Six Characters in Search of an Author

by Luigi Pirandello
translated and adapted by François Regnault
Théâtre de la Ville
Singapore International Festival of Arts 2015: Post-Empire
Victoria Theatre, Singapore

There's no easy way to sum up Pirandello's Six Characters in Search of an Author. It's a classic of absurdist theatre: a layered, richly metatheatrical play that challenges the traditional notions of author, actor and audience.

This sleek adaptation by François Regnault is brilliantly directed by Emmanuel Demarcy-Mota, Artistic Director of the Théâtre de la Ville, as part of the Singapore International Festival of Arts. For a play originally written in Italian back in 1921, it's incredible how fresh and organic this new French translation feels.

Photo Credit: JL Fernandez

The play begins with a group of actors preparing for a rehearsal of a Pirandello play at the hands of an exacting Director. They are interrupted by the appearance of the titular six characters in mourning garb: a family comprising the Father, the Mother, the Son, the Step-Daughter, the Adolescent and the Little Girl. The Father explains that they are unfinished characters whose author is nowhere to be found and would like their story to be completed. The Director is so compelled by their tale that he eventually decides to stage it using his actors.

What follows is a memorable sequence where the characters re-enact a deeply traumatising scene where the Father had apparently seduced the Step-Daughter in a shop owned by an enigmatic Madame Pace. The actors then try to recreate this scene by imitating the characters. However, this is not deemed to be good enough by the characters and a tense confrontation ensues. What is reality, the play asks us? Is it that of the characters who are, to all intents and purposes, the very embodiment of the emotions being portrayed? Or are both versions of the story - by the characters and the actors - necessarily suspect because they are clearly a act of performance before us, the 'real' audience? What, fundamentally, constitutes dramatic truth?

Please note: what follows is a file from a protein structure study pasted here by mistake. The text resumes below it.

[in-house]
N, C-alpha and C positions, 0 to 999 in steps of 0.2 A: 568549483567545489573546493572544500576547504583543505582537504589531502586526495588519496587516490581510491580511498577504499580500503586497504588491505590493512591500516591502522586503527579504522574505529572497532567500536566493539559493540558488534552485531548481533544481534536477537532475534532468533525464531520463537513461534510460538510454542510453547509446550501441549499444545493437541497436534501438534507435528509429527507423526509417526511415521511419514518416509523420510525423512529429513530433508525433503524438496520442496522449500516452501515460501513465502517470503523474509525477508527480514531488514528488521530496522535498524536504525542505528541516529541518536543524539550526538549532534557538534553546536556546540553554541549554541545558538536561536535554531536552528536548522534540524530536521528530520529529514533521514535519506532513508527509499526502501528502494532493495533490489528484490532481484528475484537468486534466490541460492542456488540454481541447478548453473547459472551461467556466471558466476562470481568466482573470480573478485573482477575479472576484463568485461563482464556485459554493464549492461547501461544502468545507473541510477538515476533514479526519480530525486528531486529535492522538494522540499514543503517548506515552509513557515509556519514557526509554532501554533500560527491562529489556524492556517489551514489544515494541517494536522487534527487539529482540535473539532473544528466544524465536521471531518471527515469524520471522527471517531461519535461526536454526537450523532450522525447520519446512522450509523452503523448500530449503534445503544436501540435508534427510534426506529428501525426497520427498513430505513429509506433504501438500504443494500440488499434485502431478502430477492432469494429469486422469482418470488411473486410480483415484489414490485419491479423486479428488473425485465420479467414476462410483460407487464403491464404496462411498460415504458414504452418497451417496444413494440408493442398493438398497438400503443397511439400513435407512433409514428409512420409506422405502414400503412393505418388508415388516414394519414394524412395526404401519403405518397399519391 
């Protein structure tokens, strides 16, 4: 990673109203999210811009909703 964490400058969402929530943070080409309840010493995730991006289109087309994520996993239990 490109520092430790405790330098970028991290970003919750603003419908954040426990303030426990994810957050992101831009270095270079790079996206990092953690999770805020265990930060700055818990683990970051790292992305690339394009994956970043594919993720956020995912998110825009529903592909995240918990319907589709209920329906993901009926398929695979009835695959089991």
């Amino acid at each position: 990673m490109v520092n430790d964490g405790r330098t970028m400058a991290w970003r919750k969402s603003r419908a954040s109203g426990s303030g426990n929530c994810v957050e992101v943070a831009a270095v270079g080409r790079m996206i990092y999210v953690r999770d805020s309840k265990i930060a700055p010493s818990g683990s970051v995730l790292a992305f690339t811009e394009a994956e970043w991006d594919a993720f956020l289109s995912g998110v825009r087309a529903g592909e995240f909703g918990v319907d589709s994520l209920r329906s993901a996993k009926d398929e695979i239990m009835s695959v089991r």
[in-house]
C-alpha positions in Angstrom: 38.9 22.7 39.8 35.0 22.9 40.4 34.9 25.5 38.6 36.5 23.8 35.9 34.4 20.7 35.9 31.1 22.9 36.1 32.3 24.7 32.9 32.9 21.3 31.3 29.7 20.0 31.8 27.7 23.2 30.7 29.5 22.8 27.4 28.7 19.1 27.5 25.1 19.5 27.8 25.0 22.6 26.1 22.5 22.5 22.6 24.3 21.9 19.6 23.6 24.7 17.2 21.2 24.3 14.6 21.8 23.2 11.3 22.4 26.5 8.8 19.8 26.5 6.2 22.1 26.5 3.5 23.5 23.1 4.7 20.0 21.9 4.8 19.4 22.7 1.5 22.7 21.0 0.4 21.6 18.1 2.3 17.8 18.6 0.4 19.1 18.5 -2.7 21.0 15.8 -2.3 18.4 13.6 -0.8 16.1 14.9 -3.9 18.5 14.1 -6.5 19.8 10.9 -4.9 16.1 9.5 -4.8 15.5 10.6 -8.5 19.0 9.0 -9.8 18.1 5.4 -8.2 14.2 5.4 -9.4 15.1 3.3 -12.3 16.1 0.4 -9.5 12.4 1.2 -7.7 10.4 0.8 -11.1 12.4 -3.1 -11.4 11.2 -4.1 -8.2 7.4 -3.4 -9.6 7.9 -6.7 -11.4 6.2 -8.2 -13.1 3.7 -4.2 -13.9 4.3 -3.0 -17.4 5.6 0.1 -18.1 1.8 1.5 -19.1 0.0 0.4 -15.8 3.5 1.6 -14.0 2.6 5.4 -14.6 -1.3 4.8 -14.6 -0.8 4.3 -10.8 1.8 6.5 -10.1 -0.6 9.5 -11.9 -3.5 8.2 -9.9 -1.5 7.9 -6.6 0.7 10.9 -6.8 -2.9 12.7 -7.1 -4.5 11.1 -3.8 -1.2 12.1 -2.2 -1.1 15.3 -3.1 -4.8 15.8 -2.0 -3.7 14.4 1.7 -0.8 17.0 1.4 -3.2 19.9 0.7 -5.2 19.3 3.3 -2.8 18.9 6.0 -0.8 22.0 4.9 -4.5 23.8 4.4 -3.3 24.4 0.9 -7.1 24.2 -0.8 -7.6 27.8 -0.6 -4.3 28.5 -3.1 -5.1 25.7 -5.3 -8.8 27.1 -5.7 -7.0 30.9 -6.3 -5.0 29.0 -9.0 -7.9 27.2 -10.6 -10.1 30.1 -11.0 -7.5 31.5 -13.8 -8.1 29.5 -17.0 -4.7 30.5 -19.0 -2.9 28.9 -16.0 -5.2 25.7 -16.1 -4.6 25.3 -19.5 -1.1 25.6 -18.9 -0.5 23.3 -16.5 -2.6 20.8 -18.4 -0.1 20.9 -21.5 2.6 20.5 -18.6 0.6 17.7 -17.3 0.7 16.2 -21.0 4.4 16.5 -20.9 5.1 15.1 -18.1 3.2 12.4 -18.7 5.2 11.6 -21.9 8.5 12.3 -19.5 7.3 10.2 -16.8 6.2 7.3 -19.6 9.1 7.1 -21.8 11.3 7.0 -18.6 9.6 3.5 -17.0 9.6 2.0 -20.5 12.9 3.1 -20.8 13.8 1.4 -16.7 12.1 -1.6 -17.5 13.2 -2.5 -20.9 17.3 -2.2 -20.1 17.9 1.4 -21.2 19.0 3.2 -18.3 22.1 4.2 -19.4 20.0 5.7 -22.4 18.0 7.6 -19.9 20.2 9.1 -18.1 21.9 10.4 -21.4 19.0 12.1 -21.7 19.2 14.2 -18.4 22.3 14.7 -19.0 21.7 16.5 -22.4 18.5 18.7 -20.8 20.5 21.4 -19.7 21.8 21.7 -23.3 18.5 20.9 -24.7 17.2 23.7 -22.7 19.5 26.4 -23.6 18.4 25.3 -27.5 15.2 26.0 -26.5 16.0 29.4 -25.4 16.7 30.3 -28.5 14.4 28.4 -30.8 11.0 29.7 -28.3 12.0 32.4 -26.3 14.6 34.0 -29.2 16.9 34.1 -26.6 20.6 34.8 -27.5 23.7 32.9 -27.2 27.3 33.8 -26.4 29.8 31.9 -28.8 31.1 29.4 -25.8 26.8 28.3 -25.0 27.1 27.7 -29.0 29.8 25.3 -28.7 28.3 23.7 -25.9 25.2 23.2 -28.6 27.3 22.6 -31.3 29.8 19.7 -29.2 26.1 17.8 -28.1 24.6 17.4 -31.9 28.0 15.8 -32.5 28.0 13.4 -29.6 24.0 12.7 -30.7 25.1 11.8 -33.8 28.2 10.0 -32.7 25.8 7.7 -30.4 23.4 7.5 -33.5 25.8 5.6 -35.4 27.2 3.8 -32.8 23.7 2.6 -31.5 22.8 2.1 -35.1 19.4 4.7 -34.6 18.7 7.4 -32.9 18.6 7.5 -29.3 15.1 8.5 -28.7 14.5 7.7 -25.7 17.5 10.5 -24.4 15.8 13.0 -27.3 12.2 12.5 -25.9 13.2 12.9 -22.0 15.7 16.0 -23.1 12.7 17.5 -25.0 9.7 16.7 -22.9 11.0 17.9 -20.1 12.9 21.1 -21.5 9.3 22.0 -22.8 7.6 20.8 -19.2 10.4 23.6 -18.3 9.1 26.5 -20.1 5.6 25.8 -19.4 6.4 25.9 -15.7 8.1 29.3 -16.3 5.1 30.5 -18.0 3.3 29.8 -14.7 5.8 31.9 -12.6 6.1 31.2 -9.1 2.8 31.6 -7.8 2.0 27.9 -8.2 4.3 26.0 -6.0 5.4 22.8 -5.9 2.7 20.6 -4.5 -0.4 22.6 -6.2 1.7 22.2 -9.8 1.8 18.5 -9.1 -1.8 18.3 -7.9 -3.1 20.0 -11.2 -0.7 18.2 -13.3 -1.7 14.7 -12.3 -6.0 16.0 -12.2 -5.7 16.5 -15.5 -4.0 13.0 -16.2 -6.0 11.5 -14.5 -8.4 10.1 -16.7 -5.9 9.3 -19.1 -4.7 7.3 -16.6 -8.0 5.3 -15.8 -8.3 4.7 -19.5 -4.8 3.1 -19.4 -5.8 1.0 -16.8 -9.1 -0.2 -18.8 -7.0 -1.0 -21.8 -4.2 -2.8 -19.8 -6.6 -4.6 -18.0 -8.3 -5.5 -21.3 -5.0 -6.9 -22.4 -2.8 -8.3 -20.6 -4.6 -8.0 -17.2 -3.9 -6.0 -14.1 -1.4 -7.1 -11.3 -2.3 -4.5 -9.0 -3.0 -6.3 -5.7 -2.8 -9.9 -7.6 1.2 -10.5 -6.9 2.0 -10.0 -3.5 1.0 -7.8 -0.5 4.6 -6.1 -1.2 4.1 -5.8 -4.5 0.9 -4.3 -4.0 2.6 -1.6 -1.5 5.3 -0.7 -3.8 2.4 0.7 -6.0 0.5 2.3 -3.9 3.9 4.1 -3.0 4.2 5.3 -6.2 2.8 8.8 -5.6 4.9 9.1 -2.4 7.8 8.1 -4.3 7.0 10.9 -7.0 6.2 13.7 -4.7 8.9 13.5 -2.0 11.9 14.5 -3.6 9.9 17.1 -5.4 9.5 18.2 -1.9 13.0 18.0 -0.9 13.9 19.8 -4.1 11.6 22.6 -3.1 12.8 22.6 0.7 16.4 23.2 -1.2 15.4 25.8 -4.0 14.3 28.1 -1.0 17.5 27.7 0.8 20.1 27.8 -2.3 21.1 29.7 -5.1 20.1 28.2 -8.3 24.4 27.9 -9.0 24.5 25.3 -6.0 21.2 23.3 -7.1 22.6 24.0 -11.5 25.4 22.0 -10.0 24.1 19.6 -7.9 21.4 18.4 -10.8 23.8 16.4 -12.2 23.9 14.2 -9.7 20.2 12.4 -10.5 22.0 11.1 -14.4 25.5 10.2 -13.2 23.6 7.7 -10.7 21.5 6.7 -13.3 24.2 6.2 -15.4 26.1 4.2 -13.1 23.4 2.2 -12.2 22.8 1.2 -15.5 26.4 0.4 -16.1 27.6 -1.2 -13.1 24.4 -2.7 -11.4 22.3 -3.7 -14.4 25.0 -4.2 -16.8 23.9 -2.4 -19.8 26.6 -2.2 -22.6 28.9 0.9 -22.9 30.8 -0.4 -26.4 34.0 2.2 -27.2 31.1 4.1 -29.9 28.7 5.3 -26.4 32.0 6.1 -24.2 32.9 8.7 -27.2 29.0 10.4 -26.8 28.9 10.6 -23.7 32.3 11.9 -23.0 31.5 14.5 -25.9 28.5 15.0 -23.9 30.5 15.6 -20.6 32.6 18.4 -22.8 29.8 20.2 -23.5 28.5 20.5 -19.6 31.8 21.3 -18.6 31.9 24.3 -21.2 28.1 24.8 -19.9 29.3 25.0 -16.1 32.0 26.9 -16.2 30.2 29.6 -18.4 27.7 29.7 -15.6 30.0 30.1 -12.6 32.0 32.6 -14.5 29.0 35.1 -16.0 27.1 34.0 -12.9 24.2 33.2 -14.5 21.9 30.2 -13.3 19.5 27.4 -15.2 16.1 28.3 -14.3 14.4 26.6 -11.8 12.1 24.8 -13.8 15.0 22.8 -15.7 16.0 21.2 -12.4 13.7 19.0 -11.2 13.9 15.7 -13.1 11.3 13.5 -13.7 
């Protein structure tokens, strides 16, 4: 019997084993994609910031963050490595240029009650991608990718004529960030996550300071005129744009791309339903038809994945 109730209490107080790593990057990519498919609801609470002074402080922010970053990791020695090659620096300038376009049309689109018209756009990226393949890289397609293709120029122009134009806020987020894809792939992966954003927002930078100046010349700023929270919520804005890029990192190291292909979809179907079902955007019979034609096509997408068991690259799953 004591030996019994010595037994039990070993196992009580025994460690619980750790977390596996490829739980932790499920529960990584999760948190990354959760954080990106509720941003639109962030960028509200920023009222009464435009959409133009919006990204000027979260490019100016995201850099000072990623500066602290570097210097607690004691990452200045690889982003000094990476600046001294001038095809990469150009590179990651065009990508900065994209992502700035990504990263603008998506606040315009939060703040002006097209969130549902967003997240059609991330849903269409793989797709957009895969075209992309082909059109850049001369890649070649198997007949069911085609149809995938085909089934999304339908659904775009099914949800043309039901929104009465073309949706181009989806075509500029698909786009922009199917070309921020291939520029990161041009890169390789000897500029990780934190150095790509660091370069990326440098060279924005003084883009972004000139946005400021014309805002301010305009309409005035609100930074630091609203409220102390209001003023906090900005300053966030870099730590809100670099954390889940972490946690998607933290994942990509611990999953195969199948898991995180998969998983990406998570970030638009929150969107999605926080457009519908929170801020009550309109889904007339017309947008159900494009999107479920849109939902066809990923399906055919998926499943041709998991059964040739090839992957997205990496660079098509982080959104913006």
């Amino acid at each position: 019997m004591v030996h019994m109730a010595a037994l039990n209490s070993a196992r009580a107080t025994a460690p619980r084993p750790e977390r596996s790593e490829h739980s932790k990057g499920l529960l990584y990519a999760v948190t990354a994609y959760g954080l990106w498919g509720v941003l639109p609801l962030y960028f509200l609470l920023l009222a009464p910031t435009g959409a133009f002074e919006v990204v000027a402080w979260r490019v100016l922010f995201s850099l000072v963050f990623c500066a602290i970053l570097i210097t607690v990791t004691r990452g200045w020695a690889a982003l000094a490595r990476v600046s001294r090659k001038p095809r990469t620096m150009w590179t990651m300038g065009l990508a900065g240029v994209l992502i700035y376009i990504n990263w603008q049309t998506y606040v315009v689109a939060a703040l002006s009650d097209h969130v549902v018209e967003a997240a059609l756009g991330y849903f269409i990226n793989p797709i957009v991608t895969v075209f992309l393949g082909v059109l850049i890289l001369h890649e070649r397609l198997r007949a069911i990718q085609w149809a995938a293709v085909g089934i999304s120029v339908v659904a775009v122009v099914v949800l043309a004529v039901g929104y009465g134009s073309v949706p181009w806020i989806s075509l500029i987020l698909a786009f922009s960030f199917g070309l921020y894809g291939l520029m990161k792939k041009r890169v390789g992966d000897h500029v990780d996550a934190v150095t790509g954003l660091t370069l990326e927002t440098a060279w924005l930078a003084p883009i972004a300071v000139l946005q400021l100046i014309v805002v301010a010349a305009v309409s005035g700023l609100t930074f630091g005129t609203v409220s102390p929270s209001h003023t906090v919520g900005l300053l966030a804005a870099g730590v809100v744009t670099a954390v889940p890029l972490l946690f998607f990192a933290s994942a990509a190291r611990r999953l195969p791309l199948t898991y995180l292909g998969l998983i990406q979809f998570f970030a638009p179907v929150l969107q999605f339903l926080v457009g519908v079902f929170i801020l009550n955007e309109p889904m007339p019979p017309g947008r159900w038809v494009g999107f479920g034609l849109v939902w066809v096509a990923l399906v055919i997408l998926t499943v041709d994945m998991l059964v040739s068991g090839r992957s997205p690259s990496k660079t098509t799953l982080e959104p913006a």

Demarcy-Mota has his heart in the right place by giving us a version of the play that is an exquisite tapestry of both lightness and weight, confidently blending slapstick comedy with tender drama. In his hands, Six Characters emerges as both a blazing satire of the world of theatre and its intrinsically constructed nature and a deeper exploration of what real emotions mean.

Part of the success of this production is that there is a uniformly strong cast. Hugues Quester cuts an impressive figure as the solemn, imposing Father and is ably supported by Valérie Dashwood's fiery Step-Daughter and Céline Carrère's delightfully kooky Madame Pace who speaks in bizarre hybrid of French and Italian. Alain Libolt endows the Director with the right mix of megalomania and fastidiousness. Even small parts, like Pascal Vuillemot's cheeky Carpenter, are beautifully played.

Photo Credit: JL Fernandez

The visual treatment in particular is breathtaking and there is commendable work by set and lighting designer Yves Collet. A clump of inverted trees descends magnificently on the stage in the final scene set in a garden. Light and shadows are used beautifully; one of the enduring images is the final tableau where the characters appear to fade away as silhouettes behind a screen while the Step-Daughter hovers closer and closer, ultimately breaking this boundary and 'crossing over' to our side. We, like the actors, are left wondering what exactly is a dream and what is reality. 

One cannot deny that aspects of Pirandello's text prove somewhat unsatisfactory. For all its intellectual richness and density, the play does not succeed in truly arresting our emotions. One hardly has time to empathise with the brooding Adolescent and his sudden suicide feels overly dramatic. Harping on and on about the Step-Daughter's supposed seduction seems to sideline other stories that may be just as compelling. The Characters, for all their insistence on presenting true, unvarnished emotions, still emerge as stereotypes to some extent: the worried Mother, the angry Son, the sweet Little Girl. 

Nonetheless, one cannot think of a better way of presenting this flawed and complex tumble of ideas for an audience and keeping it utterly engaging. An admirable effort from François Regnault and his team at the Théâtre de la Ville and a wonderful, stimulating night out at the theatre.

The Crystalwords score: 4/5

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